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  1. #1
    Illustrator Extraordinair Adrian MalSeraph's Avatar
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    Political Correctness: Why?

    Woo! First Enhanced thread!

    Okay, to business.

    As the "Holiday" season is upon us, I find that political correctness is at its peak as it is every year.

    Businesses and Advertisers and everything else insists upon calling it the Holiday season, instead of Christmas season, as they're afraid they'll offend someone who isn't christian and doesn't celebrate Christmas. This leads me to make three points.

    1) Everyone insists on saying Holiday and the like, but politicians feel its alright to say 'God' in large groups when a good chunk of the world doesn't follow the Christian Religion. Should we just say "universal deity in the sky" so that we don't offend the Muslims, or the Hindus, or the Buddhists? If people are offended by simple things like this, they aren't being tolerant of other peoples religion, which is one of the basic principles in most religions, is it not?

    2) Despite calling it the Holiday season, the main focus of it is Christmas. Nobody makes special sales for the eight Days of Hanukkah, or a special Kwannza 50% off. Does anybody see a Ramadan sale? I certainly don't. Also, Santa Claus is everywhere, the commercial symbol of Christmas. So, basically, businesses and politicians are big hypocrites at the moment. To be truly politcally correct, please include Hanukkah Harry. It even went so far as to call the Christmas Tree in New York City, a "Holiday Tree." Come on.

    3) Political Correctness also leads to misunderstandings and confusion. Trying to be politically correct only leads to convoluted speech and singling out. You can't say black, but African-American is okay. White isn't allowed either, but rather Caucasian. Why do we feel the need to cover up facts with fancy words to make people feel better? Why not tell it like it is? Why be vague and careful, rather than clear, concise and to the point?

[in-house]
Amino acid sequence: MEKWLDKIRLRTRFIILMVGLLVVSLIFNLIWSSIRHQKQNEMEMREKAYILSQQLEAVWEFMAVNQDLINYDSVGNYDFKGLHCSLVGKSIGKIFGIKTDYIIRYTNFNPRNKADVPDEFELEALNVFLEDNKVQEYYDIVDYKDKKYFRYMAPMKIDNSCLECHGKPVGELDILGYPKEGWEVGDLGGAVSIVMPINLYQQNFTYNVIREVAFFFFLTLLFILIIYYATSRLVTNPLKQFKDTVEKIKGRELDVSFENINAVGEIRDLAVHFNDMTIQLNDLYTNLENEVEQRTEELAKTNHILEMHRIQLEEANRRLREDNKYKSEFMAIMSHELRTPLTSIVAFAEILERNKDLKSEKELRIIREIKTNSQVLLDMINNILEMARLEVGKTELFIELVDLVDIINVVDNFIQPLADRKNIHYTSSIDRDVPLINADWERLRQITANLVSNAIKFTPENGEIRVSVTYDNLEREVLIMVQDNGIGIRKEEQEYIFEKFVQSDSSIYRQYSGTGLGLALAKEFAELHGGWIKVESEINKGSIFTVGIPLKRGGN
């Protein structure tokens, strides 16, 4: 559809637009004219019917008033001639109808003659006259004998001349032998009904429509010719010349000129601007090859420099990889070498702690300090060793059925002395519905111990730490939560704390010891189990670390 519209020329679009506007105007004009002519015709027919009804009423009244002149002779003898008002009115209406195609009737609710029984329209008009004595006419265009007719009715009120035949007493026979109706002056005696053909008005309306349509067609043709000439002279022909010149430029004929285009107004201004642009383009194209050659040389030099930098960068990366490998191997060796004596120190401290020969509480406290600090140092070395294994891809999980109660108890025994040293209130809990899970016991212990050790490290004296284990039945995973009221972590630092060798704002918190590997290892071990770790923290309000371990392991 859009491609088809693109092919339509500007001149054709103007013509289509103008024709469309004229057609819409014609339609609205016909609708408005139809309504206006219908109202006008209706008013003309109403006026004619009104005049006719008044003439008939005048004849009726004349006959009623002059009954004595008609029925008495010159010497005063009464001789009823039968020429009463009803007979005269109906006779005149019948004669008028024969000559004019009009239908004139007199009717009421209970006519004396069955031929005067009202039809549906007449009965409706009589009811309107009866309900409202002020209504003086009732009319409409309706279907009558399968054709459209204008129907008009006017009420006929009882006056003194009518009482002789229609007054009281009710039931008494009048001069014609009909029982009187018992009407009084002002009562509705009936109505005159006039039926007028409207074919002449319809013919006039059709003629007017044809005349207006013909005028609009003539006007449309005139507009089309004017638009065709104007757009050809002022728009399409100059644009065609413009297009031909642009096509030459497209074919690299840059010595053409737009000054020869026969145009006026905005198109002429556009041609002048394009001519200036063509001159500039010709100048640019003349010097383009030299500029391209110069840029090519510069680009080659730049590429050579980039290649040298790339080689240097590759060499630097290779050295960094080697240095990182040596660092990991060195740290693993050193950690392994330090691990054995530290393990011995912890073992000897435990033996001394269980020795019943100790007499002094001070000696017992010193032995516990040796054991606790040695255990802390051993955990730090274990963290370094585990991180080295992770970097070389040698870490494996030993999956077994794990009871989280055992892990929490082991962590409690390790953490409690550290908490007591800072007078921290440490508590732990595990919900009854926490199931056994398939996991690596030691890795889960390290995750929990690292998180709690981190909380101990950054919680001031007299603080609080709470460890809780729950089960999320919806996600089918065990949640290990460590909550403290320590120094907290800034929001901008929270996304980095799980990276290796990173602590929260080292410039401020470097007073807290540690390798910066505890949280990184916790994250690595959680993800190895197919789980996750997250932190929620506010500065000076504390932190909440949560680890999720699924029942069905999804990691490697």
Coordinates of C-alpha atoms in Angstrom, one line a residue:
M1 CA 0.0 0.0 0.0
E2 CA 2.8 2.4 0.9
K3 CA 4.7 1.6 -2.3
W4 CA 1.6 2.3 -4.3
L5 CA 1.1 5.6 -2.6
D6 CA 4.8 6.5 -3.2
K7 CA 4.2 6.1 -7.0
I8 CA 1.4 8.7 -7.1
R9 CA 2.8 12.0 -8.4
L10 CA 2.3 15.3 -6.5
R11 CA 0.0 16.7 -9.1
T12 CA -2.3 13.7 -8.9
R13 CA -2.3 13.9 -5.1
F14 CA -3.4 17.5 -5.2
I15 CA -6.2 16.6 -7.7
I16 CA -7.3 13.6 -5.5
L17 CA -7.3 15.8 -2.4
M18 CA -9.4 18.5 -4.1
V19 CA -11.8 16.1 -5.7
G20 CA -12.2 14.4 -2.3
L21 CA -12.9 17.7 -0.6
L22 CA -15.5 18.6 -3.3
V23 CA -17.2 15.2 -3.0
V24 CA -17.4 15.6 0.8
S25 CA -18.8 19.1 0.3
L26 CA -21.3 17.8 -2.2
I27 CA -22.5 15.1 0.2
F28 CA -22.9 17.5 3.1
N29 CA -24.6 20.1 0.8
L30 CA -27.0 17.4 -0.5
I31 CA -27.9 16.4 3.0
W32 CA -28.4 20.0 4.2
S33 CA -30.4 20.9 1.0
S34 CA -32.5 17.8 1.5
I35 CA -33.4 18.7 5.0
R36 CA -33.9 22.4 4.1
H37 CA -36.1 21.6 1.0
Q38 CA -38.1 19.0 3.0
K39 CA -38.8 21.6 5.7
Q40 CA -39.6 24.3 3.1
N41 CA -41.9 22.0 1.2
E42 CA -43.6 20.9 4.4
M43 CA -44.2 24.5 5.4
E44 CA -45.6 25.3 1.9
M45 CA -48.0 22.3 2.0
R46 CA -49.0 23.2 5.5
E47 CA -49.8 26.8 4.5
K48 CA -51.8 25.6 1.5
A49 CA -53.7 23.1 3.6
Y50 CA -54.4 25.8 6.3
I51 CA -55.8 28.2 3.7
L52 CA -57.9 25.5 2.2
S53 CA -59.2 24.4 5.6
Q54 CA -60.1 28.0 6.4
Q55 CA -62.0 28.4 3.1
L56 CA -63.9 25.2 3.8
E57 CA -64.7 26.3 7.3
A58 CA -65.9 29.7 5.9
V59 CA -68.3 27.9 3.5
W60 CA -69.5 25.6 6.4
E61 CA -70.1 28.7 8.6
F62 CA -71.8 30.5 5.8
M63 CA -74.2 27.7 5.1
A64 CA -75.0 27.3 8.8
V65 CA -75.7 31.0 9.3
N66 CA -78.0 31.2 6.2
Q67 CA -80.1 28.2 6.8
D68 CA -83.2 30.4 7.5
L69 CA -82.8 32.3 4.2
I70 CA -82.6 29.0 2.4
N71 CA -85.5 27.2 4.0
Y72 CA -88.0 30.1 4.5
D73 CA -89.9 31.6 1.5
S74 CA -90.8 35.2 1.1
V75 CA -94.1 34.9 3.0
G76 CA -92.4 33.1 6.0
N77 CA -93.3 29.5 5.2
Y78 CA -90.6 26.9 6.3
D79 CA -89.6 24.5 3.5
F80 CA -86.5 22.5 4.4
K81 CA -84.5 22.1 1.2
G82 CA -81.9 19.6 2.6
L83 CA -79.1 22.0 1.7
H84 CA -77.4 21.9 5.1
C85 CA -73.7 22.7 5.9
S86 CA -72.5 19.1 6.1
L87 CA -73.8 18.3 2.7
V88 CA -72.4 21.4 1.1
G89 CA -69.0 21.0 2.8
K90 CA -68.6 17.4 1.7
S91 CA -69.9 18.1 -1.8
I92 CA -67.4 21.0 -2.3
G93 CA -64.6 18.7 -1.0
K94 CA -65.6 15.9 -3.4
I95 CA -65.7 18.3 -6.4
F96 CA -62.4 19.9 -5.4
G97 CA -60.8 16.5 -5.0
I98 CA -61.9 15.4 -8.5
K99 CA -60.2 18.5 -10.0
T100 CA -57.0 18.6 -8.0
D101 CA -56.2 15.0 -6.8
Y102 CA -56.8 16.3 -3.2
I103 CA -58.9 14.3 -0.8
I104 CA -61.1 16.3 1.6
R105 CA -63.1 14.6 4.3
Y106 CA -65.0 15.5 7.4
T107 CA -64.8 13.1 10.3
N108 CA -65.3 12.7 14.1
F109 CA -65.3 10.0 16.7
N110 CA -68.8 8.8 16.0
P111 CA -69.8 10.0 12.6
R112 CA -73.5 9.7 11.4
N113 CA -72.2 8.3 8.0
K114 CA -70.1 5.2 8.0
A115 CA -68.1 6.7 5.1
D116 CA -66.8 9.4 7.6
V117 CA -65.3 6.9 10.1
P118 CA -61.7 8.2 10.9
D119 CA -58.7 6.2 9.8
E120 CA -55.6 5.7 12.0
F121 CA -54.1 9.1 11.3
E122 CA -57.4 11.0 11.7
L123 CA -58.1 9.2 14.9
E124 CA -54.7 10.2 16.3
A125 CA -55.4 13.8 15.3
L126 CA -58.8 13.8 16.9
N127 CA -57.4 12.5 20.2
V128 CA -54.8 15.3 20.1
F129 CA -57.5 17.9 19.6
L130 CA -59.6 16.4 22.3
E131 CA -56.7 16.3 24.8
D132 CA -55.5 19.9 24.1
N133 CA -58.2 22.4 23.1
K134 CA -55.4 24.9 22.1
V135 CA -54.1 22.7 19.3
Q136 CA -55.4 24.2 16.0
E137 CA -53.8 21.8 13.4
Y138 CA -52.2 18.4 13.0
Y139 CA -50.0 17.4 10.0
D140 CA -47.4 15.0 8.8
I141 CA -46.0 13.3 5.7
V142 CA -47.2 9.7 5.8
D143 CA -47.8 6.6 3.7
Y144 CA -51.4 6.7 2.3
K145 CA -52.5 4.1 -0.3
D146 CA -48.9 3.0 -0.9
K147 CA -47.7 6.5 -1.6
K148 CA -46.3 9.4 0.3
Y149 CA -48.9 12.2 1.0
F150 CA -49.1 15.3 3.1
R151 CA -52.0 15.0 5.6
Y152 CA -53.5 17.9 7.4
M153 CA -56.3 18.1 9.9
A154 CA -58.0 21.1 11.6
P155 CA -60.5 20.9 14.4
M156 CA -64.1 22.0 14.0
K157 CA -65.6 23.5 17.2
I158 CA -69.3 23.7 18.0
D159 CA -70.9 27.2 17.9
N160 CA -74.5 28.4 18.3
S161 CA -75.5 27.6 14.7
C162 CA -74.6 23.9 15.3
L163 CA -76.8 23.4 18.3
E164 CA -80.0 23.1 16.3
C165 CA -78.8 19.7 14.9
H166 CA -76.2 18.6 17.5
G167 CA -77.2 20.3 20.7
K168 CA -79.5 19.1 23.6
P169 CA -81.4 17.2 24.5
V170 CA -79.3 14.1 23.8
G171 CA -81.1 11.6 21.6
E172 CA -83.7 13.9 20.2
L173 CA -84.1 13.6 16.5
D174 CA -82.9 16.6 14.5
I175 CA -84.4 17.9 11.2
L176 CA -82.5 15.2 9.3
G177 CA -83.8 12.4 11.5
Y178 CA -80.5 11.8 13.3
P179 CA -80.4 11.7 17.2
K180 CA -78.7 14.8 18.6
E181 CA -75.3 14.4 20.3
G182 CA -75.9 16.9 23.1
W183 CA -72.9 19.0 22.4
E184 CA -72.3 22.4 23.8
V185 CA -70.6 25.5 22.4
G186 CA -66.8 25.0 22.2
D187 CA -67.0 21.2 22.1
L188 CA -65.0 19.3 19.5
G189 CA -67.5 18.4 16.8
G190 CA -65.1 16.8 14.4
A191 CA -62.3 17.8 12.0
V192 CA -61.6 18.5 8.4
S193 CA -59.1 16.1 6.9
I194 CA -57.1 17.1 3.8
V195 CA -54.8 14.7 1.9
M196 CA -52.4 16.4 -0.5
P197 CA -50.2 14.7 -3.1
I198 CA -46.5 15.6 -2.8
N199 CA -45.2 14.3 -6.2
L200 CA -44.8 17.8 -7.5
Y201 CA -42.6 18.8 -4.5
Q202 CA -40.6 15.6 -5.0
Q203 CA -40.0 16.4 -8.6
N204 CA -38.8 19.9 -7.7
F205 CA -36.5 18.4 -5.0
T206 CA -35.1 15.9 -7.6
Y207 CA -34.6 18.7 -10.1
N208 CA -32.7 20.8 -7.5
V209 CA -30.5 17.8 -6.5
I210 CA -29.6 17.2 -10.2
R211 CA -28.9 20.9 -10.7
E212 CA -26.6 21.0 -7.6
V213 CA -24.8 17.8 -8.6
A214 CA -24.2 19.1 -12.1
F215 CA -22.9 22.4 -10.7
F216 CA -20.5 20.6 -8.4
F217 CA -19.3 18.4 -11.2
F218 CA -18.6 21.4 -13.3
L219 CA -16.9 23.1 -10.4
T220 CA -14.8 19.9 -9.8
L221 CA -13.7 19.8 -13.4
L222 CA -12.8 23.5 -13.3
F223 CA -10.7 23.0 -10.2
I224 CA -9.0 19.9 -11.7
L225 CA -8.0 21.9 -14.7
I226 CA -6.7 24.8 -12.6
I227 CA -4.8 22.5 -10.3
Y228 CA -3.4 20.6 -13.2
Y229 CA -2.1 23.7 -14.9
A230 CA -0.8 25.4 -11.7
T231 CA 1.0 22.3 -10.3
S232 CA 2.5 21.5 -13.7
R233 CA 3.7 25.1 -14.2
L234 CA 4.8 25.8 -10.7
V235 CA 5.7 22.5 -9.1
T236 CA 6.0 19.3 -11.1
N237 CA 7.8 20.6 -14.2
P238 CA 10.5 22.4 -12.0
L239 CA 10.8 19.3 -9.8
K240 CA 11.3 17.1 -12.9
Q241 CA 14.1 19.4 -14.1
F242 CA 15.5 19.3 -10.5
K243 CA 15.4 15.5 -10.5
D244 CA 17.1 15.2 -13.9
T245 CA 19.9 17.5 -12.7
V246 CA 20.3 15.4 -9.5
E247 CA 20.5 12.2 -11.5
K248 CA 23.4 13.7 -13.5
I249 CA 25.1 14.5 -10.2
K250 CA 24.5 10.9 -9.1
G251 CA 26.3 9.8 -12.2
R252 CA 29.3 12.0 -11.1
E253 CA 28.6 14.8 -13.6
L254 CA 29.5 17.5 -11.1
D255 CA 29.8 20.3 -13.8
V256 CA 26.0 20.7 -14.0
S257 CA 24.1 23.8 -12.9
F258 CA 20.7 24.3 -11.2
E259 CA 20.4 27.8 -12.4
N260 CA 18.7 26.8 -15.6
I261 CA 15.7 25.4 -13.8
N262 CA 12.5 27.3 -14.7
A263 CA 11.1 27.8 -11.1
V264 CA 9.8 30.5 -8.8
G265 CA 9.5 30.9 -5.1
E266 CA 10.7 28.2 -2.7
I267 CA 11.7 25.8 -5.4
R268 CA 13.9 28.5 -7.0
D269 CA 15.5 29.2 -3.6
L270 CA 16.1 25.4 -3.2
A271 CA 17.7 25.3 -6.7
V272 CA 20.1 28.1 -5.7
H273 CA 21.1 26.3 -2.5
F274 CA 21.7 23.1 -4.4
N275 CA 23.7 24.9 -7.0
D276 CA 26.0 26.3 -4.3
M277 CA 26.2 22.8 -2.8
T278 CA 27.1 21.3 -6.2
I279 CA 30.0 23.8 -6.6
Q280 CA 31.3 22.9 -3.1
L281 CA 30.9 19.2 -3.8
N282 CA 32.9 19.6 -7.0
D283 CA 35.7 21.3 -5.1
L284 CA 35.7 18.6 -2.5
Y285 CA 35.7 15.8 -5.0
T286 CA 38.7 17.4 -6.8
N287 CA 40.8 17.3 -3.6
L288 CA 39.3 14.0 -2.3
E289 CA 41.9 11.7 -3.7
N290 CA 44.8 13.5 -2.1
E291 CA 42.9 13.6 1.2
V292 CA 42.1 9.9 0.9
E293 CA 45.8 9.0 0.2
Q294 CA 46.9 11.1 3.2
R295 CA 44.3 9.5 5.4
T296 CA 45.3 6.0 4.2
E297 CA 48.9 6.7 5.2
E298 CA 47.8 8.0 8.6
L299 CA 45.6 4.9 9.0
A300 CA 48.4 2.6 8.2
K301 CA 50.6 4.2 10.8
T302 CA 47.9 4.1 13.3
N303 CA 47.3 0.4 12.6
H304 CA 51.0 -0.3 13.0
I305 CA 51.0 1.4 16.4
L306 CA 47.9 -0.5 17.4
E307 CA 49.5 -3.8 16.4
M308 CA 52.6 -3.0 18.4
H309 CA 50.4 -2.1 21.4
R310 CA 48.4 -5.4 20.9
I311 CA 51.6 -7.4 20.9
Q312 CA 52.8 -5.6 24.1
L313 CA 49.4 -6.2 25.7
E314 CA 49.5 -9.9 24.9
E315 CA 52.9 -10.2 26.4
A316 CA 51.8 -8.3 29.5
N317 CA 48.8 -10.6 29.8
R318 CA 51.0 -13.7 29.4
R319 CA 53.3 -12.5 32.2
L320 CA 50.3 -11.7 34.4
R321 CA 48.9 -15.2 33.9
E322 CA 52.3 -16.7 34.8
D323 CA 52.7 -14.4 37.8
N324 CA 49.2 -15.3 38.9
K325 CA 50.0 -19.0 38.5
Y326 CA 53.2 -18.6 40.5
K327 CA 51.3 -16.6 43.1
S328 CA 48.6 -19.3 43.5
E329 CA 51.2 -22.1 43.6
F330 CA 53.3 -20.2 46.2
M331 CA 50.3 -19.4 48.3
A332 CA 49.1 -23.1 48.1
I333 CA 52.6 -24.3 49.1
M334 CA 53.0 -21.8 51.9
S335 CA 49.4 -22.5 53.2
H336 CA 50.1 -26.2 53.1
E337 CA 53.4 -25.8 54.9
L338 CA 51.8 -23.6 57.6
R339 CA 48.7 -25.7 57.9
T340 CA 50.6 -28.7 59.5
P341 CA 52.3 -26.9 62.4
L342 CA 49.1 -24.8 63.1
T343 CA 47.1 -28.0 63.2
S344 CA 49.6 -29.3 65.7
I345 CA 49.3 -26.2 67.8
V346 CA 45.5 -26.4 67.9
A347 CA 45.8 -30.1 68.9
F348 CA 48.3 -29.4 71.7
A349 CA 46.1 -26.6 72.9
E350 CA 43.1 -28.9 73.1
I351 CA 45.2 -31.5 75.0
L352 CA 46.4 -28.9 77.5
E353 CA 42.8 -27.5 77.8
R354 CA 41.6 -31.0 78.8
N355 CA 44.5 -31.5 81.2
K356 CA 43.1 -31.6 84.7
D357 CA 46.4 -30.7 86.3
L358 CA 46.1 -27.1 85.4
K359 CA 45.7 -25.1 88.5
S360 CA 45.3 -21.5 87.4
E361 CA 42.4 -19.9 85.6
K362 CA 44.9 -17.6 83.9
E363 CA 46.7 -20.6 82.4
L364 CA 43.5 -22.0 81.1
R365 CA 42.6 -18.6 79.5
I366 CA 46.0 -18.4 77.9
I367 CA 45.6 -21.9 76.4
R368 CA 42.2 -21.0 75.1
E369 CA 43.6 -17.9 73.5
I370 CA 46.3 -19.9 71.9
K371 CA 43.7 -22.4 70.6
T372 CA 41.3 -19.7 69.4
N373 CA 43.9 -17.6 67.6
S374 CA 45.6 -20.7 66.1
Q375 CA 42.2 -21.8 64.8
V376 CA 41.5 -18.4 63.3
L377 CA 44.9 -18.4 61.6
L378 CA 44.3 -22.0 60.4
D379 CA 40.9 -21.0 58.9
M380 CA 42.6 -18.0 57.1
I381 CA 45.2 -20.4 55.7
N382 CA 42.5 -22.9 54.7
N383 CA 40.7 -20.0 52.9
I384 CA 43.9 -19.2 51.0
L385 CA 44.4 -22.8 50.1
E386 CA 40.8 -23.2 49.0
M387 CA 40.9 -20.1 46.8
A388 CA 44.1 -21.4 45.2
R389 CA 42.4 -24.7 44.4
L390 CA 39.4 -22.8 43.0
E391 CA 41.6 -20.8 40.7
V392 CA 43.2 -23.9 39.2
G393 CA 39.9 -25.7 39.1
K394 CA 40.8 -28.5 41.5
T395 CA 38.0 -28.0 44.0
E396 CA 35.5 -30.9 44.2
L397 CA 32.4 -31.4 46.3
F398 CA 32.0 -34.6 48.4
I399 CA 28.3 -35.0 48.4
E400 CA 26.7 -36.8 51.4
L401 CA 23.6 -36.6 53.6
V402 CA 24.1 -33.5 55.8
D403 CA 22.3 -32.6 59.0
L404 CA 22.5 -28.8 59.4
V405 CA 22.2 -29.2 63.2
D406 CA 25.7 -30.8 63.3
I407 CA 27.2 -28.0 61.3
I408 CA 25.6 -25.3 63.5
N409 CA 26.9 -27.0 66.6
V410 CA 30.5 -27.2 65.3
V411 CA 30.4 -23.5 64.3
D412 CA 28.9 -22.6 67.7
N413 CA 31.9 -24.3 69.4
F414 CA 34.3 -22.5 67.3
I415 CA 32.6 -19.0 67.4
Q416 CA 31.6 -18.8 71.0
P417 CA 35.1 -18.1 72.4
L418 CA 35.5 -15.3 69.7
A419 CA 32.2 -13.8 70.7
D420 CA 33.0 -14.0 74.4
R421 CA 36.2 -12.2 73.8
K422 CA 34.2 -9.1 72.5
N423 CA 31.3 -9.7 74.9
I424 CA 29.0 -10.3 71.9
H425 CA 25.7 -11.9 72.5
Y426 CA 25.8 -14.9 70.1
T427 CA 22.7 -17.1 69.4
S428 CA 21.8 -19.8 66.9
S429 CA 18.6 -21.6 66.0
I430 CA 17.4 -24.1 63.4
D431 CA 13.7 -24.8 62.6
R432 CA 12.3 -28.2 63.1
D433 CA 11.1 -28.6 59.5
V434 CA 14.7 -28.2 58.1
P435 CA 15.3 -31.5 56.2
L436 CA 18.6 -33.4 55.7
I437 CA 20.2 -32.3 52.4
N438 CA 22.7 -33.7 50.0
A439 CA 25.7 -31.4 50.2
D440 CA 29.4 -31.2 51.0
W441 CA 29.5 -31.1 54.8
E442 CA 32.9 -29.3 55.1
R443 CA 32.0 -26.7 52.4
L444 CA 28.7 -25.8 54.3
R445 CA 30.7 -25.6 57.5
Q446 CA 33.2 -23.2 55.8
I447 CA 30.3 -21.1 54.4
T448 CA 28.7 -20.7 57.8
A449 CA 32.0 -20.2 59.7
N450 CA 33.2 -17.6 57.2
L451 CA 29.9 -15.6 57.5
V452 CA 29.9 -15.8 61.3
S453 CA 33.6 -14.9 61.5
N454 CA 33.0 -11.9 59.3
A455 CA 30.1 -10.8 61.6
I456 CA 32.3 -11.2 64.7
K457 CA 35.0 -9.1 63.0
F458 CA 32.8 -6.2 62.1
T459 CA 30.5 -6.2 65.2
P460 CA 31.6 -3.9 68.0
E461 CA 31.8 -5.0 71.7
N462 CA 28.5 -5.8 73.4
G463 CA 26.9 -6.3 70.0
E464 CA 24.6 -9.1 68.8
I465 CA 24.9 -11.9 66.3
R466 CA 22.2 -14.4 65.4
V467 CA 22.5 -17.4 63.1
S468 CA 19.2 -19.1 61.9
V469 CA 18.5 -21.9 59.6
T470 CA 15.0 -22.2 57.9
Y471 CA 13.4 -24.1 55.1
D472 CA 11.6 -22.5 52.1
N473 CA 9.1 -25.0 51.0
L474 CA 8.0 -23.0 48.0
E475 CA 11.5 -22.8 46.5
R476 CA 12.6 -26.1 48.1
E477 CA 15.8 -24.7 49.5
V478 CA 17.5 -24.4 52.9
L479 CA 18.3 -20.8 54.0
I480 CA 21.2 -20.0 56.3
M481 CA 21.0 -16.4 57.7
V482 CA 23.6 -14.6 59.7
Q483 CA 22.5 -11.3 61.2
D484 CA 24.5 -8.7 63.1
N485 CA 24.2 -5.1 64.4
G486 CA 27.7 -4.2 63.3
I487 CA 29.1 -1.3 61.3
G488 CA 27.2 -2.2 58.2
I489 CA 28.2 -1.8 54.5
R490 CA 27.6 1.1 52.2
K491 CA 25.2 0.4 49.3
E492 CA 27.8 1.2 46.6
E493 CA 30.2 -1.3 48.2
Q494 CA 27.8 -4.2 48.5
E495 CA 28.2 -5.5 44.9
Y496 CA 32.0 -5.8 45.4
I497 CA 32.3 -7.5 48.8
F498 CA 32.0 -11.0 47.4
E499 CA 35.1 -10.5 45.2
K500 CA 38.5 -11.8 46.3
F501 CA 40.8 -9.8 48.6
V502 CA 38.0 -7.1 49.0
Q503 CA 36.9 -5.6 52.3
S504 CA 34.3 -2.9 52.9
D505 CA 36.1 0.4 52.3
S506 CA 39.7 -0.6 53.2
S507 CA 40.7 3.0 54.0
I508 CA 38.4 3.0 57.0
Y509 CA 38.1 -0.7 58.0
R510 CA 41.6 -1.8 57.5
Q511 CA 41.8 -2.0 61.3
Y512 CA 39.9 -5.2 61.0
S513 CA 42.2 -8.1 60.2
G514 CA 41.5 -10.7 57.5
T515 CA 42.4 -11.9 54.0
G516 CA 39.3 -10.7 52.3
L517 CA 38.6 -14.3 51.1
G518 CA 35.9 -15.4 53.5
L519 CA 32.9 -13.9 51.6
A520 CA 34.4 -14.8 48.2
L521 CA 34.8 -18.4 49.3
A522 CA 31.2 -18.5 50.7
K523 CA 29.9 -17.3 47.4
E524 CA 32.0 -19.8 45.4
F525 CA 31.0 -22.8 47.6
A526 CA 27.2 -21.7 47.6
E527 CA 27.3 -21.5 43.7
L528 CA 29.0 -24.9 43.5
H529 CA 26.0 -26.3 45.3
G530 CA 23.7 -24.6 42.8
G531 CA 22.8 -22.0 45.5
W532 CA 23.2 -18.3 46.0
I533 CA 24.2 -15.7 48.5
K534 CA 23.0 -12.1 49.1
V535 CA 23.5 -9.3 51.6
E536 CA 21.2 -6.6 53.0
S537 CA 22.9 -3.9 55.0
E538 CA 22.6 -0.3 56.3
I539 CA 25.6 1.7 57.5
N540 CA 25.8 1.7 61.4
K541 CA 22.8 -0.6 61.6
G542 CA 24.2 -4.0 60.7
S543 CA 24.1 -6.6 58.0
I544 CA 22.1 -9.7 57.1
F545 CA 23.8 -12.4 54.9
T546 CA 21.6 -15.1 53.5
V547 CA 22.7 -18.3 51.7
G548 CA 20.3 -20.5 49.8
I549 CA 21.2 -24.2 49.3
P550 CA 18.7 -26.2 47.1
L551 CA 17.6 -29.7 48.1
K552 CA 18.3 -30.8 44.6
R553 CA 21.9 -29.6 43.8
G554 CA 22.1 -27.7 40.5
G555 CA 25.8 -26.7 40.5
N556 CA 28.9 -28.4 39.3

Those are my thoughts. Anybody want to include their insights and thoughts?


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  3. #2
    Senior Member artificer's Avatar
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    This topic in particular really cheeses me off.

    Political correctness, in and of itself, is fine. Nobody wants to be called a n***er, chink, gook, or cracker. BUT things always get taken to the point of ridiculousness. Why the hell should I call someone Caucasian (just plain stupid... I'm WHITE), or African-American? What if their family came from Australia? What do I call black people who aren't American? They might NOT be from Africa either... What do I call black Brits? Ango-Africans? It all gets silly to the point of idiocy.

    Same with the whole Christmas thing. Worried about offending holiday shoppers who aren't Christian? Well I'm sure as hell not Christian, but if someone wishes me a merry Christmas, I take it in the spirit it was meant, I don't view it as someone oppressing me with their god-bothering.

    People need to lighten the f**k up.
    Last edited by artificer; December 14th, 2006 at 17:23.
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  4. #3
    Son of LO The_Giant_Mantis's Avatar
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    Let me put it simply..